26 Aug 22

Adelaide’s most sustainable office tower, developed by Cbus Property and designed by Woods Bagot, complete

Proudly developed by Cbus Property, with architecture and interior design by Woods Bagot, 83 Pirie Street has reached practical completion, marking a new era for commercial accommodation in South Australia.

The A-grade commercial building spans 30,000 square metres across 22 levels and is one of the largest commercial office developments in the state. The Government of South Australia’s Department for Infrastructure and Transport (DIT) will be the anchor tenant, consolidating its several city locations into one.

Woods Bagot Director Thomas Masullo says that, alongside providing a cutting-edge workplace, 83 Pirie Street is designed to rejuvenate the underutilised area of Adelaide’s CBD.

“83 Pirie Street provides a vital contribution to the urban realm of Adelaide,” says Masullo.

“A combination of hospitality, wellness and commercial functions build upon the business and lifestyle character of the Pirie Street precinct.

Active frontages and generous setbacks return space back to pedestrians and unlock the key north-south axis of the city.”

The officer tower is destined to capture a lot of firsts for Adelaide – the first all-electric, carbon-neutral-ready building; the first Platinum WELL v2 pilot pre-certified building; and the first commercial and retail mixed-use building that will not use natural gas. It will also be the first Platinum WiredScore building delivered in Adelaide, achieved via a focus on providing world-class technology infrastructure, connectivity and cyber security.

Modeling of 83 Pirie Street’s glass facade, developed by Arup and Woods Bagot.

Cbus Property’s Chief Executive Officer, Adrian Pozzo, says 83 Pirie represents “the next generation of office design”.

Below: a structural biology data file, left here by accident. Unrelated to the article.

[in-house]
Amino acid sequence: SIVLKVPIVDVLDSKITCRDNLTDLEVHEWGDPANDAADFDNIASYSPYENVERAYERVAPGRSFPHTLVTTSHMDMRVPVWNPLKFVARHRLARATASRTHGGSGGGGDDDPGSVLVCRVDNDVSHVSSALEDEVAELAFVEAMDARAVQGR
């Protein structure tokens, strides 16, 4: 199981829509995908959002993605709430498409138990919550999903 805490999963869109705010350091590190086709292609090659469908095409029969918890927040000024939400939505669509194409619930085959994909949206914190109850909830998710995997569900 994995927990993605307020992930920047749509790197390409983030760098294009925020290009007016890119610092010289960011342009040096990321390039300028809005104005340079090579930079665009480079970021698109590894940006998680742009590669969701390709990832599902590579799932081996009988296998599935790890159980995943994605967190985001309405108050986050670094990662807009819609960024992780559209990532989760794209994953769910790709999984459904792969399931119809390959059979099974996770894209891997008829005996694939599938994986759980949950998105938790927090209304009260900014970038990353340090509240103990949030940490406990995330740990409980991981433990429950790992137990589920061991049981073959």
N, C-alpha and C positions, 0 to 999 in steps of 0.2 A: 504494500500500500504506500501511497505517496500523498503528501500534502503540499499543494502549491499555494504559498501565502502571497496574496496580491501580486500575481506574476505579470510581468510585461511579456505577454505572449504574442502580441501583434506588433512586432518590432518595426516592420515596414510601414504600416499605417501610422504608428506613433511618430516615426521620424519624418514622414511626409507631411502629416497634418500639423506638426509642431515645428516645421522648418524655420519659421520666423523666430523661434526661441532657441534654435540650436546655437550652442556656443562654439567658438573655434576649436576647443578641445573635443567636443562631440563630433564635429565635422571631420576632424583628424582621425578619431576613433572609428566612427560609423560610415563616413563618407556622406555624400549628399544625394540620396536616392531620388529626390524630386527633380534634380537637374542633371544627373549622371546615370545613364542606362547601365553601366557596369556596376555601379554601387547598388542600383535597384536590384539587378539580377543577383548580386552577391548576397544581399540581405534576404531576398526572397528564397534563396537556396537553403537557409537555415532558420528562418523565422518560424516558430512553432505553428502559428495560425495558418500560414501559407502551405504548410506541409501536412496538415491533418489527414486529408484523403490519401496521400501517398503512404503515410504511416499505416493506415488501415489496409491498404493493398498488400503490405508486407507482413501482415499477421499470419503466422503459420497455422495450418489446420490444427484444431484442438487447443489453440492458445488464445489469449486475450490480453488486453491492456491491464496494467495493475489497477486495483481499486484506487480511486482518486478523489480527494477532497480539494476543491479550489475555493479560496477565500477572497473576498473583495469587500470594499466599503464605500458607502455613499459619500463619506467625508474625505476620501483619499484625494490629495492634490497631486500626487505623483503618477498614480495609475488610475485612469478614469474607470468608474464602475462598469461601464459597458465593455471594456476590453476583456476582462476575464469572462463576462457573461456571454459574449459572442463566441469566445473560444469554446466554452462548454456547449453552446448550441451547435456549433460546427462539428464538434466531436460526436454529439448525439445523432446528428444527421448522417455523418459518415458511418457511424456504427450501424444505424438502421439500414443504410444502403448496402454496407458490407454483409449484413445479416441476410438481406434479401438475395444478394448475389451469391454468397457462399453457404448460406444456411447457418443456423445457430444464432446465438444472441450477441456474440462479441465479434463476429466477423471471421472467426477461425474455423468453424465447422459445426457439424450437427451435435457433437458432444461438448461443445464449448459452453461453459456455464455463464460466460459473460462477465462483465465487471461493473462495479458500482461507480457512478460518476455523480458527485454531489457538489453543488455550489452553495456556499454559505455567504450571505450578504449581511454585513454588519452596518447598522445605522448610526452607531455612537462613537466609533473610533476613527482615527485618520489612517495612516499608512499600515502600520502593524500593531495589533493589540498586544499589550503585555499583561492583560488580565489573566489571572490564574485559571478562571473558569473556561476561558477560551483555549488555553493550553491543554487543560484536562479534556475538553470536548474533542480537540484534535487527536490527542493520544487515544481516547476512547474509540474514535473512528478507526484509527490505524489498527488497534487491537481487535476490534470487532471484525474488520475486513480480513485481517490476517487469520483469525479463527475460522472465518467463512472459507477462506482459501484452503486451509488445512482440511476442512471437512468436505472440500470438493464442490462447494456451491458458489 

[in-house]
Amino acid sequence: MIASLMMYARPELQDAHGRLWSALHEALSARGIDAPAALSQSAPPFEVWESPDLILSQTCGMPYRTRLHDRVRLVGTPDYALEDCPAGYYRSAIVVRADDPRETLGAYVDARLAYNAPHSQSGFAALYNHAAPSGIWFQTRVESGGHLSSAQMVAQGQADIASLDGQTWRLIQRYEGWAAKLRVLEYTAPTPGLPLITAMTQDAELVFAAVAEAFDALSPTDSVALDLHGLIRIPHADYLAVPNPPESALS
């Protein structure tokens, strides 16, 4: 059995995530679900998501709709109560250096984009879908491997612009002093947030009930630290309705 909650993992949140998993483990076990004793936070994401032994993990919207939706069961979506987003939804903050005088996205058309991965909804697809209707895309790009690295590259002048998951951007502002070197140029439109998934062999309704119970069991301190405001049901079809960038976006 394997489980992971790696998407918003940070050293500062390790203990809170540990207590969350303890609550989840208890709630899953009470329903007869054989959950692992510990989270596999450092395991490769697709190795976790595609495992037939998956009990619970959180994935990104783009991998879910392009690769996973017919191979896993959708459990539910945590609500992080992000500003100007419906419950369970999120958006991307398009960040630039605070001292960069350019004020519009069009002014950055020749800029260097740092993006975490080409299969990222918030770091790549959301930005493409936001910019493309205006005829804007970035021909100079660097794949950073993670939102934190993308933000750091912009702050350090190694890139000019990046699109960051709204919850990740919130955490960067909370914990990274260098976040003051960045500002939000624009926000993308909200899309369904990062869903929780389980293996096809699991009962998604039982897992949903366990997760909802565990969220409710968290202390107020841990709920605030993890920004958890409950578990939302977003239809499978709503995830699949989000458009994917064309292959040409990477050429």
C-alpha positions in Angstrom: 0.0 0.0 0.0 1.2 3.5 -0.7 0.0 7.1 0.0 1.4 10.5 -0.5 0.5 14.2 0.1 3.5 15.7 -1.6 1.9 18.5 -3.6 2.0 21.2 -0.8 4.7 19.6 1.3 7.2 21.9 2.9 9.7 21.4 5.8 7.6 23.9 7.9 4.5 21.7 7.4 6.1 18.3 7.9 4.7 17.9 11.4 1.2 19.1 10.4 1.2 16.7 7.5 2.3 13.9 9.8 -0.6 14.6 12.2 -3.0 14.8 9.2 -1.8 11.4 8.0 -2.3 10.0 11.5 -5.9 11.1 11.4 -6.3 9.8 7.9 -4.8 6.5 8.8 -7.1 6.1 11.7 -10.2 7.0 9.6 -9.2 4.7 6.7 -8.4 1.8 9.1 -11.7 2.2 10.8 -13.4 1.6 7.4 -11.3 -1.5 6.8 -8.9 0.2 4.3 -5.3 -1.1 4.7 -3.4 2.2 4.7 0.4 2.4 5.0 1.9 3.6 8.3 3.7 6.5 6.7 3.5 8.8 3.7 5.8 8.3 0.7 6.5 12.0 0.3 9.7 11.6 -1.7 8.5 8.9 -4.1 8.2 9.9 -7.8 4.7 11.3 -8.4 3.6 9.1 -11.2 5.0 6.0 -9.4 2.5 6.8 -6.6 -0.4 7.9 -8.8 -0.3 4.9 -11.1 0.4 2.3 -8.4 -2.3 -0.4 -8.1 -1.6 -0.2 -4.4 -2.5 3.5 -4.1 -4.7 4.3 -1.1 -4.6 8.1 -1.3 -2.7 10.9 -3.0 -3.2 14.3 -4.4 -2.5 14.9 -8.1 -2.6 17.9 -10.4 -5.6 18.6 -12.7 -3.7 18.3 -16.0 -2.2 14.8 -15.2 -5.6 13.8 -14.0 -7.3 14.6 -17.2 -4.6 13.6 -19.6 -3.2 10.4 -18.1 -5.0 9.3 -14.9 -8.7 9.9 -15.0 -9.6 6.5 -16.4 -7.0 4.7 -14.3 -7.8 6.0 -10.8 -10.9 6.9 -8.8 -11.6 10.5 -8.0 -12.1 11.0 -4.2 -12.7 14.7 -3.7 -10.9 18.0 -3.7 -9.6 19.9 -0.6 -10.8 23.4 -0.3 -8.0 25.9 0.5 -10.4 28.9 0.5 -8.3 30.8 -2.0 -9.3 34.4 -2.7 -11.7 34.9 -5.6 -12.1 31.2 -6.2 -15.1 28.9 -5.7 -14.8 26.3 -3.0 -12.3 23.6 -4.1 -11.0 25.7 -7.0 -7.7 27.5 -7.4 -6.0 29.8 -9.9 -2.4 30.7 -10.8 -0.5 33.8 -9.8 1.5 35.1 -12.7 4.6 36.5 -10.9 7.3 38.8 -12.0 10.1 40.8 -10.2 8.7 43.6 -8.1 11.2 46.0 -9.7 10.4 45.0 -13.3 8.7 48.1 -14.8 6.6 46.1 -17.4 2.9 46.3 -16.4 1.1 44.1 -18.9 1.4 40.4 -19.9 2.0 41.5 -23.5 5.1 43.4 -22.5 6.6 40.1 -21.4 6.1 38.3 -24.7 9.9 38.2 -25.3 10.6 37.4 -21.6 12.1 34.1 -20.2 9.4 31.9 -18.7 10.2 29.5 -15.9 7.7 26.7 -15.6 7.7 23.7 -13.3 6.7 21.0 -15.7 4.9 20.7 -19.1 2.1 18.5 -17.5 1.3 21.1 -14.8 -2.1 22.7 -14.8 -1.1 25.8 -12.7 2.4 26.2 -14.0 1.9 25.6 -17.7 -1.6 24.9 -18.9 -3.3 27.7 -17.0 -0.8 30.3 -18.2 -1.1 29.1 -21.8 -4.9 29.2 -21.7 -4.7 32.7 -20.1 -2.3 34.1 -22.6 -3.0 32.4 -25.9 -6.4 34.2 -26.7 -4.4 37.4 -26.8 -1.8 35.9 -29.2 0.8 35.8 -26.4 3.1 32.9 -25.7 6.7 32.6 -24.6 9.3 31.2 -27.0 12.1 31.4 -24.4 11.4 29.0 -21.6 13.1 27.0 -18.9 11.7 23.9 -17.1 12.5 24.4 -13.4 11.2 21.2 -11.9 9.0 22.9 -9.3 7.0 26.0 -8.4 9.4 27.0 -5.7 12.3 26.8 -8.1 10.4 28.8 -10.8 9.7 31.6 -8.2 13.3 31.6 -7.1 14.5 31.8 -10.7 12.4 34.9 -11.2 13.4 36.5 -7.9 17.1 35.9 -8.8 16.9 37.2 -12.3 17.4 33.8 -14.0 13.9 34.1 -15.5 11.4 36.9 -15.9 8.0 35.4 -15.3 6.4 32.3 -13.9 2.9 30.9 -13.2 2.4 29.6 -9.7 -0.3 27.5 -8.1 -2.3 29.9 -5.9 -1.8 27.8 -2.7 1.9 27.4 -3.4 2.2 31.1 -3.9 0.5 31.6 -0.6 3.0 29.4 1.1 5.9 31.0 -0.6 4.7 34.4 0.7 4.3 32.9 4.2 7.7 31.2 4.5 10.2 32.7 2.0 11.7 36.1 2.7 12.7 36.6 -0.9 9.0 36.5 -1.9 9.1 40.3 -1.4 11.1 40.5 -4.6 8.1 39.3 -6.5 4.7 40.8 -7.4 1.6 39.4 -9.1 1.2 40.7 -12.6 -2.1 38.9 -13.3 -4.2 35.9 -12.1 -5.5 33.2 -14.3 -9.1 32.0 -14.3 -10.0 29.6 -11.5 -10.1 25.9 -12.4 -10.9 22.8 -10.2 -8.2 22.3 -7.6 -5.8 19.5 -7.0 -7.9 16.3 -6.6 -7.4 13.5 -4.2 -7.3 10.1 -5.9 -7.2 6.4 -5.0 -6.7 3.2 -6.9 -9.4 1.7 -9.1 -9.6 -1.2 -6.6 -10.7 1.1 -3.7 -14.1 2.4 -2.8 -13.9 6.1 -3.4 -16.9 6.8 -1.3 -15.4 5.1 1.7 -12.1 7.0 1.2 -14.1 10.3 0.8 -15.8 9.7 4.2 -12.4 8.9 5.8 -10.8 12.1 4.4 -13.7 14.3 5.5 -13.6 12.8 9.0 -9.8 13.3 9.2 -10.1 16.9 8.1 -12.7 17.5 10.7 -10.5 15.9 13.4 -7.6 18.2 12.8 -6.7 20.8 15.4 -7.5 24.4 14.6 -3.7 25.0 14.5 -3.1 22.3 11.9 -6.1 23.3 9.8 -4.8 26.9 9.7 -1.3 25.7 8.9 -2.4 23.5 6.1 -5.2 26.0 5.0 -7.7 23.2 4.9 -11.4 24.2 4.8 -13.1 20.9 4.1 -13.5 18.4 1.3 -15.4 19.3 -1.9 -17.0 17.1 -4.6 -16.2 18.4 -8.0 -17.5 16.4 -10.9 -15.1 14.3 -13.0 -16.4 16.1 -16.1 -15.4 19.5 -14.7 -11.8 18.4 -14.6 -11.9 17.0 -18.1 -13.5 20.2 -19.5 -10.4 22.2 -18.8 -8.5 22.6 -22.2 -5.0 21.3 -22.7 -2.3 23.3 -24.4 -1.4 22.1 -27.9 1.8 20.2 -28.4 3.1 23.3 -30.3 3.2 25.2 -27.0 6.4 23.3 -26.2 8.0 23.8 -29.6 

“Designed to meet net zero carbon in operation, 83 Pirie is targeting a 5.5 star NABERS Energy design rating, including a 100-kilowatt onsite solar system and an established renewable electricity purchasing arrangement to make the all-electric base-building powered entirely by renewable energy,” Pozzo says.

Due to Woods Bagot’s focus on health and wellbeing within the tower, 83 Pirie Street has achieved Platinum WELL pre-certification from the International WELL Building Institute.

Alongside its large, flexible floorplates and provision of superior indoor air quality, 83 Pirie Street includes impressive rooftop amenity with views of the Adelaide Hills, multi-purpose wellness centre for on-site activities and events, and premium end-of-trip facilities.

Thomas Masullo says that Pirie Street’s history as a residential street, comprising businesses with attached homes, informed the tower’s bridging of work style and lifestyle.

“The transparent lobby, end-of-trip facilities and retail spaces work to activate Pirie Street and create a transition from the outside world to the workplace. Pedestrian movement and outdoor dining also contribute to a laneway culture within Freemasons Lane,” said Masullo.

Another signature design element is the rooftop terrace, a breathable, sanctuary space accessible by tenants which aims to connect people with the environment and can be used to meet, contemplate and celebrate.

“It’s a unique point of difference from other CBD office towers, enhancing the fresh air and collaborative spaces available to tenants,” Masullo says.

The building’s bold form has been broken down and articulated through close analysis of existing site conditions and analysis of adjacent heritage buildings. The podium is divided into three blocks of various scales – a glass lobby with canopy, intricate brickwork, and a soft transparent mesh – with each block’s materiality derived from the streetscape.

83 Pirie Street is the latest in Woods Bagot’s prolific contribution to Adelaide. Since its foundation in South Australia in 1869, the studio has been responsible for Adelaide’s most iconic architecture, beginning with St Peter’s Cathedral in 1869, to the studio’s current work on the Adelaide Central Market Arcade redevelopment and the Tarrkarri – Centre for First Nations Cultures.

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Tili Bensley-Nettheim
Content and Communications (Australia & New Zealand)

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